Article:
Last week at New Profit’s Gathering of Leaders conference, I had the privilege of facilitating a session with Bloomberg Philanthropies’ Jim Anderson, Atlanta Mayor Kasim Reed, and Memphis Mayor A C Wharton Jr. The conversation revolved around collaboration between mayors’ offices and private and public sector organizations. More specifically, it presented lessons on how mayors today are reaching out to partner with the private and nonprofit sectors to drive change in their cities. It was particularly exciting for me for two reasons. First, it represented one of Root Cause’s core ideas – public innovation: the idea that driving systemic change on any social issue is most successful when government leaders and their counterparts in foundations, nonprofits, and businesses form strategic partnerships. Second, it was the best display of twenty-first-century public leadership I have seen since I met Mitch Landrieu in 2007 when he was Lt. Governor of Louisiana. Landrieu, now the Mayor of New Orleans, was the first elected official in the country committed to advancing social innovation and entrepreneurship.
The panel discussion provided a number of insights for those who are interested in pursuing a partnership with your city’s mayor’s office. It is important to keep these things in mind before you arrange a first meeting with the mayor’s office. As Mayor Reed explained during the panel, he provides access to organizations with good ideas. However, it is important for him to be able to act quickly make decisions and finalize the partnership. Otherwise, he moves on.
As you prepare for a first meeting with a mayor, it is important to understand the mayor’s priorities and think strategically about how your project can support those priorities. The key is to explain how you can solve the problem the city has in a way that will help keep the mayor in office and cost less than any current efforts. Be specific about how your project is linked to the city’s current priorities, and how long it will take. Make sure your project has a timeline that works with the election cycle. Above all, you will need to be able to measure the results of your work, in order to demonstrate outcomes and make improvements along the way.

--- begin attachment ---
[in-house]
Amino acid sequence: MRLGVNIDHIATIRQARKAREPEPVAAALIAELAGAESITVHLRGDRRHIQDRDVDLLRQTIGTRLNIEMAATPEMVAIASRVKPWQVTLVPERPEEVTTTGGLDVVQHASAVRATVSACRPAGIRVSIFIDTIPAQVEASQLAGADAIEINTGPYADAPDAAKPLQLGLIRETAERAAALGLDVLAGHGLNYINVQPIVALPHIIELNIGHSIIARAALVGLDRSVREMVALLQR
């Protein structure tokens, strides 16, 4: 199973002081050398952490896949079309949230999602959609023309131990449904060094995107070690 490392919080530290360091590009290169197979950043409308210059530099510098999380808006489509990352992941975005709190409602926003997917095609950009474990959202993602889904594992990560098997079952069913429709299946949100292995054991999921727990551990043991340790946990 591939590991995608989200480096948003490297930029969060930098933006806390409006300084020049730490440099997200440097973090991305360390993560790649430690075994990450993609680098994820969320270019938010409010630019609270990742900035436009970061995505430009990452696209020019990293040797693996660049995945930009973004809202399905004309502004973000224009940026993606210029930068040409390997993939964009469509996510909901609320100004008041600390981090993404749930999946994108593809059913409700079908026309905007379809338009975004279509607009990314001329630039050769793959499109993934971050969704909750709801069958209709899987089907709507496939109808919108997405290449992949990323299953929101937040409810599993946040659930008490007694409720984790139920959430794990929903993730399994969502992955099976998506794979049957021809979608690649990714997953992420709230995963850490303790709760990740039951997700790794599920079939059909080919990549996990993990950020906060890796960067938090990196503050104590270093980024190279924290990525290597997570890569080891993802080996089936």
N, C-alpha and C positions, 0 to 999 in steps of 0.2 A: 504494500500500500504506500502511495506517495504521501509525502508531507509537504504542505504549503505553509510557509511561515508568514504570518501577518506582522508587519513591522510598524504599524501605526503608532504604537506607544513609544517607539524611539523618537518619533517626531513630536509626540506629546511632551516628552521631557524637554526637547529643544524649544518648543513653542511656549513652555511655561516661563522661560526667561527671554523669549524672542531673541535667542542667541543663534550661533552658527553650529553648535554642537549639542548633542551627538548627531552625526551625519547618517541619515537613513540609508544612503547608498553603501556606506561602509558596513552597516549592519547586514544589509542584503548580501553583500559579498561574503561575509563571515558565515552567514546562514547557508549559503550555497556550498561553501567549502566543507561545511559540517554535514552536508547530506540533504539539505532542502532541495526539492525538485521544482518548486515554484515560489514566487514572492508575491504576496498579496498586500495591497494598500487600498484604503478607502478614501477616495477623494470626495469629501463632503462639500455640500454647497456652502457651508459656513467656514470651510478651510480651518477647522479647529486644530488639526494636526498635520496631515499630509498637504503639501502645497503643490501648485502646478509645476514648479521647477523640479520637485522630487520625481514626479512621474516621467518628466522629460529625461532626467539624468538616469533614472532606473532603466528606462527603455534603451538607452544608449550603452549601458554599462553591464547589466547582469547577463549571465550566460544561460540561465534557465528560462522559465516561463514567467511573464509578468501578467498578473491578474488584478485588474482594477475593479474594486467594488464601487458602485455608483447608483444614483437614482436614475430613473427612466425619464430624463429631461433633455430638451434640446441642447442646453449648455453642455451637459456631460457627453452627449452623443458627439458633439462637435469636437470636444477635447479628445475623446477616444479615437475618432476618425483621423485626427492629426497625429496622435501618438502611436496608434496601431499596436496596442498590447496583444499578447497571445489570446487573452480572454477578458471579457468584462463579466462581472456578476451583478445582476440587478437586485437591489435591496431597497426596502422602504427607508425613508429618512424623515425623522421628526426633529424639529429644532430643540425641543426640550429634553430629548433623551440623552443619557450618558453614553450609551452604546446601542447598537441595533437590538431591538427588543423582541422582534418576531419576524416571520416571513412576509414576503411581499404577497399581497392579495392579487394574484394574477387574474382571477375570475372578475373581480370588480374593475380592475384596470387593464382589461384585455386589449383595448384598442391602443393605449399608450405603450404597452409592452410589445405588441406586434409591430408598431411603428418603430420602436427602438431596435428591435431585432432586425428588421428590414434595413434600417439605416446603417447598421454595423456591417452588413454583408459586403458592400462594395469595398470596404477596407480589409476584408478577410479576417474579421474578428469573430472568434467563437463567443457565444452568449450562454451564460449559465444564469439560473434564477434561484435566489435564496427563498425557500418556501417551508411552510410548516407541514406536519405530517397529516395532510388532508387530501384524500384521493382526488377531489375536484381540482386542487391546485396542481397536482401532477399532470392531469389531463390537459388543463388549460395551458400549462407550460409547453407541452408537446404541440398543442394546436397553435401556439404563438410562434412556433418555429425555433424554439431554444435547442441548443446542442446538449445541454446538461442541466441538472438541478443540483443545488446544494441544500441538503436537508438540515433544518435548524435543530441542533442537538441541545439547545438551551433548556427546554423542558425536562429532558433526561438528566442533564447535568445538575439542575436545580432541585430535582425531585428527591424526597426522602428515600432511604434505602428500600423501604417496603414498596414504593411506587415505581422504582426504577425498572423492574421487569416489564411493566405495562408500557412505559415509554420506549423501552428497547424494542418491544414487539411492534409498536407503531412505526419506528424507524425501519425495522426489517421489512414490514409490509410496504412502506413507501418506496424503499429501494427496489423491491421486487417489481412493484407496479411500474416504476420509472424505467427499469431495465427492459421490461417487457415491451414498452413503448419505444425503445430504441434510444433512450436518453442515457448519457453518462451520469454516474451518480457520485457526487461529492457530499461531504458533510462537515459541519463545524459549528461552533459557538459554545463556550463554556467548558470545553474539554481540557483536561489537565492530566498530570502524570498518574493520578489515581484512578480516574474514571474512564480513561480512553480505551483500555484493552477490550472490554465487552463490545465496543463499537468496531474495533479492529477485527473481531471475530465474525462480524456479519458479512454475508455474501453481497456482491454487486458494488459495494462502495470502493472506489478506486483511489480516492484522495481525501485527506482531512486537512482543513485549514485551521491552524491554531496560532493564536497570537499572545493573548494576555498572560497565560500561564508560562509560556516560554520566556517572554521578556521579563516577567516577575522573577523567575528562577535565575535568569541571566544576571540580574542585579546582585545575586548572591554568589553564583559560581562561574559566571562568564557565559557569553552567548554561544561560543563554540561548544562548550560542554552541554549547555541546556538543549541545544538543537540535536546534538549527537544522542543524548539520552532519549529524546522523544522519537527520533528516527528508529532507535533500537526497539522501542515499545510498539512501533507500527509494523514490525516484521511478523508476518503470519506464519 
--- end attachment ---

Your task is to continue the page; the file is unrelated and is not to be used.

For some of you, your mayor’s office will be new to conversations about performance driven partnerships. This is your opportunity to demonstrate how performance might be the new politics. Explain your project succinctly, and provide evidence of the results that you have achieved with past projects. In this way, you can help the mayor understand how collaborating with organizations that engage in performance measurement puts them ahead in a political context. Lastly, if the mayor is interested in building relationships with local community based organizations; make sure you mention that you are willing to partner with those organizations.
These are just a few things to keep in mind if you are considering pursuing a partnership with your city’s mayor’s office. All in all, last week’s panel provided an inspiring conversation about public leadership that highlighted the importance of strategically designed partnerships that are aligned with the priorities of a mayor’s office and supported by performance measurement. Current examples of this work are making it possible to imagine a day when all resources for addressing social issues are allocated based on rigorous performance measures.